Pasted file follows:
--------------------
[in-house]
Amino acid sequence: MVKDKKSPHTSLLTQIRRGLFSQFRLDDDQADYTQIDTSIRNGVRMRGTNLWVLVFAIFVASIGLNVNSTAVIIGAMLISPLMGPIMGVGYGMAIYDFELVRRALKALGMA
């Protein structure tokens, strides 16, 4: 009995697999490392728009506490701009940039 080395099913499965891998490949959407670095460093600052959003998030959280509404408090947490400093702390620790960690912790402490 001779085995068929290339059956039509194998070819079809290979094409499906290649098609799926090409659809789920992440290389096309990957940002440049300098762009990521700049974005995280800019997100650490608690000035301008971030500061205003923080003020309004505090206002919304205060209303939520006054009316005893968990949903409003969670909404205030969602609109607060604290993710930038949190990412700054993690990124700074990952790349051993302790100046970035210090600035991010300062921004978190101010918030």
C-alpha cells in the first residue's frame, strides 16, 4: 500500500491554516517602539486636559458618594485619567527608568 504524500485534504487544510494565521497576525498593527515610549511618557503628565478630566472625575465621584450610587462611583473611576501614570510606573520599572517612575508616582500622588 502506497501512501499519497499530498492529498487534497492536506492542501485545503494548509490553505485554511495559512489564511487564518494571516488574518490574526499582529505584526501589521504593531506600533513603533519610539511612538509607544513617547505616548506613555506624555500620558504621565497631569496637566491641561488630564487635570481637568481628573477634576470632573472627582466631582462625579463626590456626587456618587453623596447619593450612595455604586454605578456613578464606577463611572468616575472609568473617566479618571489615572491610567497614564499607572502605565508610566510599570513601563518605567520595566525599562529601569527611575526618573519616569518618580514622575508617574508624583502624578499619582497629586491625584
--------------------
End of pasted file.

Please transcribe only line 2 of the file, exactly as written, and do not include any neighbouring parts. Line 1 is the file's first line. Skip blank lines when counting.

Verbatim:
Amino acid sequence: MVKDKKSPHTSLLTQIRRGLFSQFRLDDDQADYTQIDTSIRNGVRMRGTNLWVLVFAIFVASIGLNVNSTAVIIGAMLISPLMGPIMGVGYGMAIYDFELVRRALKALGMA